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  • Q&A with Australian Health Practitioners

    How is the trigeminal nerve implicated in migraine pain, if at all?

    My migraine pain commonly commences with nausea, dizziness and severe pain in the left temple and eye socket area, and then onto the left side of the head. Does this mean that the trigeminal nerve is involved? I get good relief from Sumatriptan. I've just commenced Propanolol for migraine prevention.

    My blood pressure is also a bit on the high side, so I wonder if that is a factor also? I am female, 52, retired.
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    Mr Roger O'Toole


    Roger O'Toole is the Director and senior clinician of The Melbourne Headache Centre. Since opening the Melbourne Headache Centre in 2012 Roger has amassed over … View Profile

    The trigeminal nerve is often implicated in head and facial pain conditions.

    Other than the special senses (sight, smell, taste, hearing) all of the other sensory information (pressure, pain, mucsle position, feeling of muscle contraction, temperature, blood vessel diameter) from the head and face is carried, primarily via the Trigeminal nerve, with some minor contribution from the facial (scalp muscles), glossopharyngeal (middle ear) and vagus (outer ear) nerves.

    The information from all these nerves is carried back to the nucleus which sits in the brainstem in the upper cervical spine. Here it is relayed onto central nerves to be carried up into the brain, and you become “aware” of the sensations.

    What we know about chronic headache and migraine from reflex studies and PET scans, is that this “relay area” in the brainstem is overactive. It sends signals to the brain to cause you to feel sensations in the head and face that aren't really there. It is the overactivity in this area that the triptans help to control (i.e. your sumatriptan) by helping the body to absorb serotonin, which “turns down” the activity levels and stops the false signals being sent.

    For example, throbbing is a common pain in migraine - yet it has been shown over and over again that there is no change in blood flow in the head or on the brain. What is happening is that the nerves that relay this “throbbing” information to the brian have been switched on in the brainstem, so throbbing is what you feel. Some can even feel a pulse with their hand.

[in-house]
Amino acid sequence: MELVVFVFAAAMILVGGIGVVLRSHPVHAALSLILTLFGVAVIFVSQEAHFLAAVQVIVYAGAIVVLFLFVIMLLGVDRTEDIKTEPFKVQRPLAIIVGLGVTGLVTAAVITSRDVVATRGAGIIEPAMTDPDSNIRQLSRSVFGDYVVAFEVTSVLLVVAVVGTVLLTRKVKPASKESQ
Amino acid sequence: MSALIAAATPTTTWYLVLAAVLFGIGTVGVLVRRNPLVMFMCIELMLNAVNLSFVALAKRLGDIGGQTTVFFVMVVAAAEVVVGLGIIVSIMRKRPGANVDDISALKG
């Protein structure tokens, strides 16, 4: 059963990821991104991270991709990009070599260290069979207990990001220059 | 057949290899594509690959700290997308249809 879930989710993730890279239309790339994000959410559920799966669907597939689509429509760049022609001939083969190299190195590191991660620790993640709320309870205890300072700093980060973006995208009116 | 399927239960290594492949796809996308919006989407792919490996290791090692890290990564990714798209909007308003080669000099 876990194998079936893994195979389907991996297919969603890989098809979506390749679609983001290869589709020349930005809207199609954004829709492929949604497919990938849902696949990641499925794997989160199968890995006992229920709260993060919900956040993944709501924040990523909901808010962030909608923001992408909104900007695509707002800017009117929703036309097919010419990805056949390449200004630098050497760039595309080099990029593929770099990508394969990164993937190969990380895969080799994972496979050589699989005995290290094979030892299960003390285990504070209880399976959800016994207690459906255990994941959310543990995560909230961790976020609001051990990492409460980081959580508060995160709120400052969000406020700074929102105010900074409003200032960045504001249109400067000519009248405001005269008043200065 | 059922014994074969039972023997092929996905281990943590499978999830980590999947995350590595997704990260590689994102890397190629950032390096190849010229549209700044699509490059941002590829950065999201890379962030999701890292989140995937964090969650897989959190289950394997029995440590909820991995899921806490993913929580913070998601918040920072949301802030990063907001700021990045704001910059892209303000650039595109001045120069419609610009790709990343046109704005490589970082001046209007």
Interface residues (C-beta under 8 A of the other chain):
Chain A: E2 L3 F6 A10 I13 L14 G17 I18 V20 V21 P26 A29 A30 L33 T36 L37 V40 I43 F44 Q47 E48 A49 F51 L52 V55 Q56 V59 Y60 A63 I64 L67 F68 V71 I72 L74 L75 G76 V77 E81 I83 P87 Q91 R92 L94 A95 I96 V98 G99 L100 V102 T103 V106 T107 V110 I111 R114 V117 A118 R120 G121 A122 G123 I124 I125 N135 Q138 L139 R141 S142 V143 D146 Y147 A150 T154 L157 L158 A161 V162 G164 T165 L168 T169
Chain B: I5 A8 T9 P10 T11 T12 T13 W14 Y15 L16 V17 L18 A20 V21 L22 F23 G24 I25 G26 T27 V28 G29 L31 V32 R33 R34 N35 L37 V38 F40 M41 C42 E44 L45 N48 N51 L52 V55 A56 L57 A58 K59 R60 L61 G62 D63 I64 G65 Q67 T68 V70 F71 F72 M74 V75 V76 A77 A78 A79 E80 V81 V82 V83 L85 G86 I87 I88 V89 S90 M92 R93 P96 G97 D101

In your case, the migraine “pain behind the eye” is your brain interpretting that the muscles are on, either contracting (pressure) or spasming (sharp pain), because the nerves in the brainstem have been switched on. The actual muscles behind the eye, much like the blood vessels in the example above, are not doing anything. Your brain just thinks they are. 
    The typical types of pain behind the eye are “pressure” or “sharp” pains. When a muscle contracts it feels like “pressure”, or if it spasms it feels “sharp”.

    So what is causing the brainstem to be overactive?

    The part of the brainstem that is affected receives direct input from the upper 3 cervical nerves. We are part of a growing chorus saying that a significant proportion of this overactivity relates to manageable and treable problmes in the upper cervical spine. It does not account for all cases of chronic headache and migraine, but it is a significant factor in a vast majority of cases and it is often overlooked.

    At the Melbourne Headache Centre we beleive, that once you have ruled out other significant pathology (and that includes your blood pressure - which should be excluded by your doctor as a cause) as a possible cause of your condition, the upper cervical spine should be excluded as a pain generator in ALL headache and migraine conditions.

    Roger O'Toole
    Director and Senior Clinician - Melbourne Headache Centre

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